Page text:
Cairo: Terrorism once again fed into sectarian strife after an explosion targeted on Sunday a chapel that adjoins Cairo’s main Coptic Christian cathedral, leaving 23 people killed and at least 49 injured, mostly women and children.
“The terrorism attack killed 23 people, mainly women, and injured 49 others, five of them in critical conditions,” spokesperson for the Health Ministry Mohammed Al-Tuni told Asharq Al-Awsat.
Following the terrorist attack, Egypt announced three days of mourning.
A security official and eyewitnesses said the explosion took place around 10a.m. on Sunday at St Mark’s Coptic Christian cathedral and the seat of Coptic Pope Tawadros II.
The country’s President Abdel Fattah al-Sisi condemned the attack and called on Egyptians, Muslims and Christians, to unite facing terrorism.
“Terrorism targets the country’s Copts and Muslims… Egypt will only be made stronger and more united in such circumstances,” the president said in a statement.
The president vowed to punish the assailants and put on trial all who have “incited, facilitated or participated” in the terrorist attack.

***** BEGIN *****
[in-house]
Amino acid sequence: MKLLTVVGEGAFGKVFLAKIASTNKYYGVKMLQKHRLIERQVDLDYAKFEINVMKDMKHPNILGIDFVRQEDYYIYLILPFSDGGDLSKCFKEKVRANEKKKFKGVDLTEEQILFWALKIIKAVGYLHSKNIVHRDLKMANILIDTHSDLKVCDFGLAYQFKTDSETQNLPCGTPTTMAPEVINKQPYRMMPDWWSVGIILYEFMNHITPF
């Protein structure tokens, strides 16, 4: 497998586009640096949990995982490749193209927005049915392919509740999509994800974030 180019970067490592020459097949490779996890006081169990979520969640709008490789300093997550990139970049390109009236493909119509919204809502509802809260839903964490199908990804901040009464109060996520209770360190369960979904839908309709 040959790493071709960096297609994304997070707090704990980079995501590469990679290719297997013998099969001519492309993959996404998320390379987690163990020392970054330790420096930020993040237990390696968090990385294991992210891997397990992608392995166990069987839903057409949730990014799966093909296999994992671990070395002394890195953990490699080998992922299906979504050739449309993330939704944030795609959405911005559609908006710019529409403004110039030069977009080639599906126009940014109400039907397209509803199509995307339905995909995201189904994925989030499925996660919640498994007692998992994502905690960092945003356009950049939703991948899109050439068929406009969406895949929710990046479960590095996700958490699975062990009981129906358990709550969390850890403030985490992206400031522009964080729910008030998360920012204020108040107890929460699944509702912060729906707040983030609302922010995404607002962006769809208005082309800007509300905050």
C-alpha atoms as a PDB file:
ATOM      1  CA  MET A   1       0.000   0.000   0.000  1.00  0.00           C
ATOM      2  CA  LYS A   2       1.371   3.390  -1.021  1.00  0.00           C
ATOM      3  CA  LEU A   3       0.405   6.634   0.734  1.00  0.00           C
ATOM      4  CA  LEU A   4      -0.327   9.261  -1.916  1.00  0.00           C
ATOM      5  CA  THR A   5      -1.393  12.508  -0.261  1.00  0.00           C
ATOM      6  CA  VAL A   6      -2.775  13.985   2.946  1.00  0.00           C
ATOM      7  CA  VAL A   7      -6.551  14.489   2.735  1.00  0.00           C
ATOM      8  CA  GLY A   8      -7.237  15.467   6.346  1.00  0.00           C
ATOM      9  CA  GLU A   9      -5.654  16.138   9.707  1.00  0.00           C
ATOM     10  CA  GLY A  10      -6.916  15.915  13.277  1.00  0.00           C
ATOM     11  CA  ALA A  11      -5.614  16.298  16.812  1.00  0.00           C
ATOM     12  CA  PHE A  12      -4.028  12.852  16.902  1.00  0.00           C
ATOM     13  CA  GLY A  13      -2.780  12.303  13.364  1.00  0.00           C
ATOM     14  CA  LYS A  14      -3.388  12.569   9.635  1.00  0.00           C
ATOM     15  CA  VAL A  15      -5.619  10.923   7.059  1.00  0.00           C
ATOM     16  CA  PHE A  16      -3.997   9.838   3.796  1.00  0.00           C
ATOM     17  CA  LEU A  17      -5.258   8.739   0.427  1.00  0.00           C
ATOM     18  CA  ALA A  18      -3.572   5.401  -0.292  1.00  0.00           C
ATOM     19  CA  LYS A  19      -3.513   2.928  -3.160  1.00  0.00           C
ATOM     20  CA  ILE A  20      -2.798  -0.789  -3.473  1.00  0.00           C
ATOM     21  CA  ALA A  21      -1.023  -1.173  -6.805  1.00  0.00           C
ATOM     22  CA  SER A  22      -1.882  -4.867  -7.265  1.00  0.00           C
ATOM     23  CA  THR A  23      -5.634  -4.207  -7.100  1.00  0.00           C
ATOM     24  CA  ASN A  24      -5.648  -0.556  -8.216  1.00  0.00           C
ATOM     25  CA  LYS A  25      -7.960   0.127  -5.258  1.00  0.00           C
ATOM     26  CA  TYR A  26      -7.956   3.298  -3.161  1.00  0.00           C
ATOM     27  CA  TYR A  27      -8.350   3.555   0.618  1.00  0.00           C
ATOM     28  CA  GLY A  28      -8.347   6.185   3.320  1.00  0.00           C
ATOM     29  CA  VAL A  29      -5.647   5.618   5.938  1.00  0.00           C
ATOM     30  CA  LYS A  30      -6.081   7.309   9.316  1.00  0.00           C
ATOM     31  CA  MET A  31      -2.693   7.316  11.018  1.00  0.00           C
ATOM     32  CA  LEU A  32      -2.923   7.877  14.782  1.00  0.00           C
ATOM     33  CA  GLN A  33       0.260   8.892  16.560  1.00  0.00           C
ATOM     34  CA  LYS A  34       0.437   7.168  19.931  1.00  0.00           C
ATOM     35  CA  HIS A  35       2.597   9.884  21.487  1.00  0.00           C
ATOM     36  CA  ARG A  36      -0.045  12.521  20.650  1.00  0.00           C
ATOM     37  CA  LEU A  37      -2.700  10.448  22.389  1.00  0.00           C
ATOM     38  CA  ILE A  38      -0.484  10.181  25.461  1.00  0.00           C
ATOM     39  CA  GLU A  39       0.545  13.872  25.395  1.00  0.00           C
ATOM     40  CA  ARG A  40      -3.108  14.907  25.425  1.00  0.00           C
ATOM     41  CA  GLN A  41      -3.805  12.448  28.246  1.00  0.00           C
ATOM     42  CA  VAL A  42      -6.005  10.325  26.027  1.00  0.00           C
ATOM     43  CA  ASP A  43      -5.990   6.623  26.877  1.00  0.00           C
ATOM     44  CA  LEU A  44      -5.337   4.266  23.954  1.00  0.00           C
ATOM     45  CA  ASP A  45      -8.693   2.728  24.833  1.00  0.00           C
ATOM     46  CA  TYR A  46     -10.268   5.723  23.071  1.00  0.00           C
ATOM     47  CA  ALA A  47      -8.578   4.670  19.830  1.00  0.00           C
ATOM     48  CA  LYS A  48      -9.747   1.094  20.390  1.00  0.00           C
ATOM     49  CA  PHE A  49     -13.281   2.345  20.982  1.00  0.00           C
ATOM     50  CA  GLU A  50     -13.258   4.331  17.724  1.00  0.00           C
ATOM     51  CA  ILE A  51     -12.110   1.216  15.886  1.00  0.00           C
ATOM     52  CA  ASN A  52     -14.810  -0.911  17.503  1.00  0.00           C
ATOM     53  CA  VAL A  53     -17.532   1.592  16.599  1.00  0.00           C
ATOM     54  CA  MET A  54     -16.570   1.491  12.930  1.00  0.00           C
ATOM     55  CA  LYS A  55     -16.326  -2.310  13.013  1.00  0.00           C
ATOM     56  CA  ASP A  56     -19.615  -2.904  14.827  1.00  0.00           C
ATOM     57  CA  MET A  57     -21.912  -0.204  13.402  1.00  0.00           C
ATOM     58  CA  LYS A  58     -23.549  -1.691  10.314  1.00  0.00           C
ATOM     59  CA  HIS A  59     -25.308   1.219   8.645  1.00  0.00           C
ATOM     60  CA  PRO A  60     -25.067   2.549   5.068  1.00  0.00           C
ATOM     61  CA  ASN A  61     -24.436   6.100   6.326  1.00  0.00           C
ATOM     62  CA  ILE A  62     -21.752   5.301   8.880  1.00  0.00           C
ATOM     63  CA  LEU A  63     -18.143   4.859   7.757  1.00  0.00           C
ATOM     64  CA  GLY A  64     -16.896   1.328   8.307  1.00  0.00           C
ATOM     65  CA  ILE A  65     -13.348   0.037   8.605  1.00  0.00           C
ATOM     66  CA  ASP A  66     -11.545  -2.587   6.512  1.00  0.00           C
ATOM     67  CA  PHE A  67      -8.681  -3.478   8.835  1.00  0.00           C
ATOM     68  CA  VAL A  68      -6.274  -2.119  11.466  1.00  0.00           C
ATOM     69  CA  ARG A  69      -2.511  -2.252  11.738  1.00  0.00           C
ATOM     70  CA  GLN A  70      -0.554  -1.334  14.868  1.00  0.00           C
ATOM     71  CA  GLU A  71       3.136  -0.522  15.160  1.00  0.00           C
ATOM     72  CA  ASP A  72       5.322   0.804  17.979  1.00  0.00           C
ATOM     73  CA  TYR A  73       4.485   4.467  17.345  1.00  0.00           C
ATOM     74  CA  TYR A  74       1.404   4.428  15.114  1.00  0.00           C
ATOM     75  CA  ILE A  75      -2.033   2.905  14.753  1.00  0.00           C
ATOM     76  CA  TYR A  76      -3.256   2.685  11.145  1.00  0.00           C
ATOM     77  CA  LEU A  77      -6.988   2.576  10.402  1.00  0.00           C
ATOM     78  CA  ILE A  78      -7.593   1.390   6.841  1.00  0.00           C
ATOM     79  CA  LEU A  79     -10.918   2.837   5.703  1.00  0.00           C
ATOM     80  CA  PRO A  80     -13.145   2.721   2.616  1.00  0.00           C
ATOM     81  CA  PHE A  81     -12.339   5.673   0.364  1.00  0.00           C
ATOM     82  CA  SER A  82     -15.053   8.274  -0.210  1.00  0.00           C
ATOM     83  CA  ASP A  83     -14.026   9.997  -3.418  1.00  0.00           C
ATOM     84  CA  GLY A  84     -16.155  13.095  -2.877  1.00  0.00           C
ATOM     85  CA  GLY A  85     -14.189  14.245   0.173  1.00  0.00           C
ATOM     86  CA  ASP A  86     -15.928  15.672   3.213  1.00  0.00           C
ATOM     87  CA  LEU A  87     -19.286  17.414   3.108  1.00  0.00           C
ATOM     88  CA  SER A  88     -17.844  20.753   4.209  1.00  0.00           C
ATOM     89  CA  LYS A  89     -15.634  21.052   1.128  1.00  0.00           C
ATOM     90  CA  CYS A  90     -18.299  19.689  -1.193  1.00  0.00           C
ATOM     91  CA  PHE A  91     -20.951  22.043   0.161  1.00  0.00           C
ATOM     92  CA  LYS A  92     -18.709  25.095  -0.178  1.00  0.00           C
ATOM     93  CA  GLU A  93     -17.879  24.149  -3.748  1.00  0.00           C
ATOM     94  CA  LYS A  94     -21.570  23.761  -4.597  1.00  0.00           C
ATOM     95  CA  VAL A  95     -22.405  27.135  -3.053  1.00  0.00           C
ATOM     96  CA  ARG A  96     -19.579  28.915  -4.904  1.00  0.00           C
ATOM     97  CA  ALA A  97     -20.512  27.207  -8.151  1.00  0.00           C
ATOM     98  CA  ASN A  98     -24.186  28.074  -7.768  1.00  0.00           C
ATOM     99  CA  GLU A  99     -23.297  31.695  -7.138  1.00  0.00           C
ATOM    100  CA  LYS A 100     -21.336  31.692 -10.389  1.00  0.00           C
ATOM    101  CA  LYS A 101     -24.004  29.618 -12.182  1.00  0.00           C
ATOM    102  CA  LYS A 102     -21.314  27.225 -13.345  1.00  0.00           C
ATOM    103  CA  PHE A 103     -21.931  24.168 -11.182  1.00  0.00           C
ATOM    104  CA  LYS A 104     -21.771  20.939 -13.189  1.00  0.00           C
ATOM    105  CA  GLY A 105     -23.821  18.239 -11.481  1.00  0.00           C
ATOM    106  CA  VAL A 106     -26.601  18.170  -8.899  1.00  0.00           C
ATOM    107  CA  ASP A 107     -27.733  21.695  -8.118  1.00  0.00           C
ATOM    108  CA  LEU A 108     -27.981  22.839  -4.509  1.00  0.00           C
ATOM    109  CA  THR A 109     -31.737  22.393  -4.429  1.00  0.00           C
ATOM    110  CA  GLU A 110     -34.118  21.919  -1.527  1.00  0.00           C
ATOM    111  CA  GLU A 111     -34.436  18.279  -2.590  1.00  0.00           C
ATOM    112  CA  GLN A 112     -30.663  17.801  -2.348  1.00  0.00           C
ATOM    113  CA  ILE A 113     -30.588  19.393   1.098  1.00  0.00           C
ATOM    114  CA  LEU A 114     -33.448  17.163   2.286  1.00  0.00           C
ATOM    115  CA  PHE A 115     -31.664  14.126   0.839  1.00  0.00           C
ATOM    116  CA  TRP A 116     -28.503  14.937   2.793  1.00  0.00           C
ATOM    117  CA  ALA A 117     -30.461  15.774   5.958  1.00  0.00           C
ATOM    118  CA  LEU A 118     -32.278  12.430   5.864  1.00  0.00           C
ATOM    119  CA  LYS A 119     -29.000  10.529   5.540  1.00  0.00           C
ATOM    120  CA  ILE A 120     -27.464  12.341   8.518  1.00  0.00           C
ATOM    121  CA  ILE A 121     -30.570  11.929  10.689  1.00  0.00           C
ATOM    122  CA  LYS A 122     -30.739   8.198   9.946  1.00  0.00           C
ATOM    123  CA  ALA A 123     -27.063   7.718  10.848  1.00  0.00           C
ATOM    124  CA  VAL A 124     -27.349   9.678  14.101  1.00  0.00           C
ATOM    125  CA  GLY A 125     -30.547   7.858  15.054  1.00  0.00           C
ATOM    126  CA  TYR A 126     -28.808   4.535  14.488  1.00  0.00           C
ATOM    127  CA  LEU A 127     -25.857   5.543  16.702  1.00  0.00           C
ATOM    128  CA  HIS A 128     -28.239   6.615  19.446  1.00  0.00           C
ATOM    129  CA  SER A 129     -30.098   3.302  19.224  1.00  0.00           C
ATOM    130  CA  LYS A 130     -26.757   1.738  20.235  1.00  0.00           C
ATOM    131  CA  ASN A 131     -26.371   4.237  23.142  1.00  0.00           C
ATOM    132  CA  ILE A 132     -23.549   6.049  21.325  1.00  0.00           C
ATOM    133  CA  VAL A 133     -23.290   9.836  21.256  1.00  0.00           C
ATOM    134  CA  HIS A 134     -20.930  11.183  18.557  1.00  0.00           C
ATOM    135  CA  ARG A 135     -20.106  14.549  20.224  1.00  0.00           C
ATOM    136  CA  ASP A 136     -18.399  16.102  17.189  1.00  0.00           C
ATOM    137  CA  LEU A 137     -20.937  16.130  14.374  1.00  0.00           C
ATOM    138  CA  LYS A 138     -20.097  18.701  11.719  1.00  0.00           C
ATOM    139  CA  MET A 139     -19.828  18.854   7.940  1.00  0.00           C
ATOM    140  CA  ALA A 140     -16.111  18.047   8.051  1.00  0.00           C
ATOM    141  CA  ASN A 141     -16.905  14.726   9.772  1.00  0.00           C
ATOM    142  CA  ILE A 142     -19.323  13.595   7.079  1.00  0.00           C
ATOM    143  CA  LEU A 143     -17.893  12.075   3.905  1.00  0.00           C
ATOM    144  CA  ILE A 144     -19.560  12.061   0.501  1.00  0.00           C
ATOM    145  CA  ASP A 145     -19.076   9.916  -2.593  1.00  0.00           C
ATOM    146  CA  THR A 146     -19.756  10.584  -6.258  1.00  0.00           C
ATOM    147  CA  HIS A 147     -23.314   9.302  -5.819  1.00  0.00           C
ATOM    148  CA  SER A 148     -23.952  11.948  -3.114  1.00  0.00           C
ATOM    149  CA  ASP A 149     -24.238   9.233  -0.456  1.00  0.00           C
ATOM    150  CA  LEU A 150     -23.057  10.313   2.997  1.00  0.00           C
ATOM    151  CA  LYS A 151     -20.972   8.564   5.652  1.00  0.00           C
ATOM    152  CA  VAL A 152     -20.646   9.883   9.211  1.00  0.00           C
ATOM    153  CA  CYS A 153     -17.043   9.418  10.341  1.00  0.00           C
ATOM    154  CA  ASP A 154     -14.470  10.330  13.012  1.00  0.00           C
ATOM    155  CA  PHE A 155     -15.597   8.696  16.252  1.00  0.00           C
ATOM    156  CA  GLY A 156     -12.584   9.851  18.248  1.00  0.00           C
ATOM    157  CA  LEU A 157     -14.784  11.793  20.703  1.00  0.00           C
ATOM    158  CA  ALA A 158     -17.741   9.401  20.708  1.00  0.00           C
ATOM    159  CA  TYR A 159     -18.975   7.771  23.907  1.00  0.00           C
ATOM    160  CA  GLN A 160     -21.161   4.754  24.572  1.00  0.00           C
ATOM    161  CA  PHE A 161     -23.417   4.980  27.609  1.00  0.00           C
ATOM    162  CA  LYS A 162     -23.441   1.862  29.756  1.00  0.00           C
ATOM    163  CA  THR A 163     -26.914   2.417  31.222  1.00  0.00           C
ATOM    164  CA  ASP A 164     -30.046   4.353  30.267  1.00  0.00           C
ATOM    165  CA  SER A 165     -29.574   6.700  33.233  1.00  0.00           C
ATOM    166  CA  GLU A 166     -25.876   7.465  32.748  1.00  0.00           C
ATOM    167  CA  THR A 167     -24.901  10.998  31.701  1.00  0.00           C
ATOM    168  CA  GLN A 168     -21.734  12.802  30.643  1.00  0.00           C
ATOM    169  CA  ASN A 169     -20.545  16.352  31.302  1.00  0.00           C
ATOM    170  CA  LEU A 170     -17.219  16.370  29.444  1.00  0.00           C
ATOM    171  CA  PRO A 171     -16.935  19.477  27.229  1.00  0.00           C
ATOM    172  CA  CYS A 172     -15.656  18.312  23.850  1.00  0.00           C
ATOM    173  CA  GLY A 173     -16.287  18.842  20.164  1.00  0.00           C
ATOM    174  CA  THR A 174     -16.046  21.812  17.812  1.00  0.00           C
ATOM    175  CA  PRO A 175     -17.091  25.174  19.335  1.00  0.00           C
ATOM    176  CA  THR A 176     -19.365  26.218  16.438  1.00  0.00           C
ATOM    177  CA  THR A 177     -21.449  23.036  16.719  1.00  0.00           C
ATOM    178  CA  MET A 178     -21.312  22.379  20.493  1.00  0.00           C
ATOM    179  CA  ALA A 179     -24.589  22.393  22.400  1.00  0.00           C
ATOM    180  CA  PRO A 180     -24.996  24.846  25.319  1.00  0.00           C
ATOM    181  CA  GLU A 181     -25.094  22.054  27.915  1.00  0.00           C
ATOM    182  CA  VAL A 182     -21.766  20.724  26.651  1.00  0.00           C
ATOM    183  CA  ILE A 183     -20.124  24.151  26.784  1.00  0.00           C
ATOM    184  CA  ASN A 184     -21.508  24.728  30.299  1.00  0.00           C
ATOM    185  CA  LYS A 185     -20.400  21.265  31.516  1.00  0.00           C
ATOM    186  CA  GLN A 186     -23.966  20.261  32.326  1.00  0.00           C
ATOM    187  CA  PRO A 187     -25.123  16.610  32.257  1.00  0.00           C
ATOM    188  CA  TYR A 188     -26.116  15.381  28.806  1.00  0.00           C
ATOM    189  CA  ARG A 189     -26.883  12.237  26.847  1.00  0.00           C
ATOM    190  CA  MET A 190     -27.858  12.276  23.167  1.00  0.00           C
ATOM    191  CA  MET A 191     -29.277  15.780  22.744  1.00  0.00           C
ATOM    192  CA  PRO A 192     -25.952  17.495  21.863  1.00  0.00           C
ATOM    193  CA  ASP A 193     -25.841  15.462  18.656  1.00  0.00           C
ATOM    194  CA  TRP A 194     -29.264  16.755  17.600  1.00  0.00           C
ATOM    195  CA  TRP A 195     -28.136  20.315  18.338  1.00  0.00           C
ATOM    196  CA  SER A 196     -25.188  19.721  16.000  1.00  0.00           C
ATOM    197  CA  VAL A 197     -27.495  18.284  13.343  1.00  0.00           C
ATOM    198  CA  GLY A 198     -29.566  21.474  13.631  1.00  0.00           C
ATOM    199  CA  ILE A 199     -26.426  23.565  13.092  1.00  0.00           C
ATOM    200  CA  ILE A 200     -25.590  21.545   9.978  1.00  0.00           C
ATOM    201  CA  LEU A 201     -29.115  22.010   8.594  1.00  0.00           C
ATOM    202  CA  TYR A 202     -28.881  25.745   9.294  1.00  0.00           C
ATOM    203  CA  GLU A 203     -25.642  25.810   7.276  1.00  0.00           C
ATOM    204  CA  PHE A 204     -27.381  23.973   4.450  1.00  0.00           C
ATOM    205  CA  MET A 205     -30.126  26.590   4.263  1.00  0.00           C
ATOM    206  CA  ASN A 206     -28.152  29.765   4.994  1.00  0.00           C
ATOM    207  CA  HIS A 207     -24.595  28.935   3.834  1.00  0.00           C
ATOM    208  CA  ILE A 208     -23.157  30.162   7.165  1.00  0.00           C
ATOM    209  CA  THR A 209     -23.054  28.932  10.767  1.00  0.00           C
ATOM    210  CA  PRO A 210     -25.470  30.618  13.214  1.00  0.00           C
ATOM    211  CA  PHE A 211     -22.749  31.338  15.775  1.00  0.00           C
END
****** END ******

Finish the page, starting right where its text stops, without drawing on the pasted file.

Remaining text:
However, the incident places several question marks around the effectiveness of the security plan launched by Egypt prior to the season of Christian celebrations in Cairo. The attack also rubs salt in the wounds of the government that hopes to revive tourism and attract foreign investment to alleviate the economic pressures facing the country.
The explosion also spurred a large wave of anger against high-ranking officials, while Arab, Islamic and international officials condemned the attack.
Saudi Foreign Ministry said it condemned, in strong wordings, the terrorist bombings that targeted a Coptic church on Sundy and offered condolences to the families of the victims, the Egyptian government and people.
The ministry said: “Such coward act is deplorable by Islam and all faith, as it contravenes established human values, norms, principles and international charters.”
Sunday’s explosion comes as part of a terrorist plan that crosses all boundaries. In 2013, Egypt has faced a number of attacks against churches during protests launched by the Muslim Brotherhood when President Mohammed Morsi was overthrown.
Following the escalatory threats launched by ISIS in the region, Gulf States, particularly Saudi Arabia, have also witnessed several attacks against places of worship.
Last October, even the Mecca area was targeted by a ballistic missile launched by Houthi militias from the province of Saada. The Saudi Air Defense was capable to intercept the missile without causing any damages.